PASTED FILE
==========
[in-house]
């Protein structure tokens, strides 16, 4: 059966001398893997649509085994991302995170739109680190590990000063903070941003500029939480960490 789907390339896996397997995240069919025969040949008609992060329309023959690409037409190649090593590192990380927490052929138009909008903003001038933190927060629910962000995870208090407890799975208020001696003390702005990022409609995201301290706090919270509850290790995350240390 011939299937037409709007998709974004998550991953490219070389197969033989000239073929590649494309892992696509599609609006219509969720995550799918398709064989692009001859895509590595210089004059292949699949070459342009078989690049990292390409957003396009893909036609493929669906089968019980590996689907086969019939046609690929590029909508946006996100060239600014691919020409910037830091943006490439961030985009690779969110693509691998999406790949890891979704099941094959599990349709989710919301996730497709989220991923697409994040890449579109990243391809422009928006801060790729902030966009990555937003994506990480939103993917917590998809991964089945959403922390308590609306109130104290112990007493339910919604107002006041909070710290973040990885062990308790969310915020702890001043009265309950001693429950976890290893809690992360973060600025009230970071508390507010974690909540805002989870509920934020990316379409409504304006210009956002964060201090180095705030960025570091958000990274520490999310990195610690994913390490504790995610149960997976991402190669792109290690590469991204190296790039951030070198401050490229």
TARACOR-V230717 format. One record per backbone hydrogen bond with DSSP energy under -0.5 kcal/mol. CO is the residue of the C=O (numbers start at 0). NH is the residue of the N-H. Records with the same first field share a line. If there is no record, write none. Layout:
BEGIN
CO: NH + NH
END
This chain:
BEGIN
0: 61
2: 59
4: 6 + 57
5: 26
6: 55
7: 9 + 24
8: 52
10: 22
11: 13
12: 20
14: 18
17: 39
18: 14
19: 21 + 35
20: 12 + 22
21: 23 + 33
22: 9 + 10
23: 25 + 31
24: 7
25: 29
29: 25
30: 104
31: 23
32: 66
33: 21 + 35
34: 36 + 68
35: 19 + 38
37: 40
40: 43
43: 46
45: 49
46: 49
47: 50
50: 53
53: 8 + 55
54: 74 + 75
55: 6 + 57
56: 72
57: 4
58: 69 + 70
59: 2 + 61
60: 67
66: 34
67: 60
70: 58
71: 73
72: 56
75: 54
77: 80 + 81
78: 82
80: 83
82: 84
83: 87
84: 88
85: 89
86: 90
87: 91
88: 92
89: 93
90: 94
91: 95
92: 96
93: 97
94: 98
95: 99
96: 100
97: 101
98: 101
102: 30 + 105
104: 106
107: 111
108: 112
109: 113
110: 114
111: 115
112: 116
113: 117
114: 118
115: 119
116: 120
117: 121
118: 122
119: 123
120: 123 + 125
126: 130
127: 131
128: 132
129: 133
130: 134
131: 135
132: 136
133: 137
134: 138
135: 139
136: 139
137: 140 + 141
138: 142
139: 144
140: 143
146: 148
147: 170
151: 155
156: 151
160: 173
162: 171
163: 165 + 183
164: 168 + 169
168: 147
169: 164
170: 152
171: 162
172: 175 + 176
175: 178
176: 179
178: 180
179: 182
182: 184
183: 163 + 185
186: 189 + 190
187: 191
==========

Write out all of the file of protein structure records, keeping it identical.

[in-house]
């Protein structure tokens, strides 16, 4: 059966001398893997649509085994991302995170739109680190590990000063903070941003500029939480960490 789907390339896996397997995240069919025969040949008609992060329309023959690409037409190649090593590192990380927490052929138009909008903003001038933190927060629910962000995870208090407890799975208020001696003390702005990022409609995201301290706090919270509850290790995350240390 011939299937037409709007998709974004998550991953490219070389197969033989000239073929590649494309892992696509599609609006219509969720995550799918398709064989692009001859895509590595210089004059292949699949070459342009078989690049990292390409957003396009893909036609493929669906089968019980590996689907086969019939046609690929590029909508946006996100060239600014691919020409910037830091943006490439961030985009690779969110693509691998999406790949890891979704099941094959599990349709989710919301996730497709989220991923697409994040890449579109990243391809422009928006801060790729902030966009990555937003994506990480939103993917917590998809991964089945959403922390308590609306109130104290112990007493339910919604107002006041909070710290973040990885062990308790969310915020702890001043009265309950001693429950976890290893809690992360973060600025009230970071508390507010974690909540805002989870509920934020990316379409409504304006210009956002964060201090180095705030960025570091958000990274520490999310990195610690994913390490504790995610149960997976991402190669792109290690590469991204190296790039951030070198401050490229």
TARACOR-V230717 format. One record per backbone hydrogen bond with DSSP energy under -0.5 kcal/mol. CO is the residue of the C=O (numbers start at 0). NH is the residue of the N-H. Records with the same first field share a line. If there is no record, write none. Layout:
BEGIN
CO: NH + NH
END
This chain:
BEGIN
0: 61
2: 59
4: 6 + 57
5: 26
6: 55
7: 9 + 24
8: 52
10: 22
11: 13
12: 20
14: 18
17: 39
18: 14
19: 21 + 35
20: 12 + 22
21: 23 + 33
22: 9 + 10
23: 25 + 31
24: 7
25: 29
29: 25
30: 104
31: 23
32: 66
33: 21 + 35
34: 36 + 68
35: 19 + 38
37: 40
40: 43
43: 46
45: 49
46: 49
47: 50
50: 53
53: 8 + 55
54: 74 + 75
55: 6 + 57
56: 72
57: 4
58: 69 + 70
59: 2 + 61
60: 67
66: 34
67: 60
70: 58
71: 73
72: 56
75: 54
77: 80 + 81
78: 82
80: 83
82: 84
83: 87
84: 88
85: 89
86: 90
87: 91
88: 92
89: 93
90: 94
91: 95
92: 96
93: 97
94: 98
95: 99
96: 100
97: 101
98: 101
102: 30 + 105
104: 106
107: 111
108: 112
109: 113
110: 114
111: 115
112: 116
113: 117
114: 118
115: 119
116: 120
117: 121
118: 122
119: 123
120: 123 + 125
126: 130
127: 131
128: 132
129: 133
130: 134
131: 135
132: 136
133: 137
134: 138
135: 139
136: 139
137: 140 + 141
138: 142
139: 144
140: 143
146: 148
147: 170
151: 155
156: 151
160: 173
162: 171
163: 165 + 183
164: 168 + 169
168: 147
169: 164
170: 152
171: 162
172: 175 + 176
175: 178
176: 179
178: 180
179: 182
182: 184
183: 163 + 185
186: 189 + 190
187: 191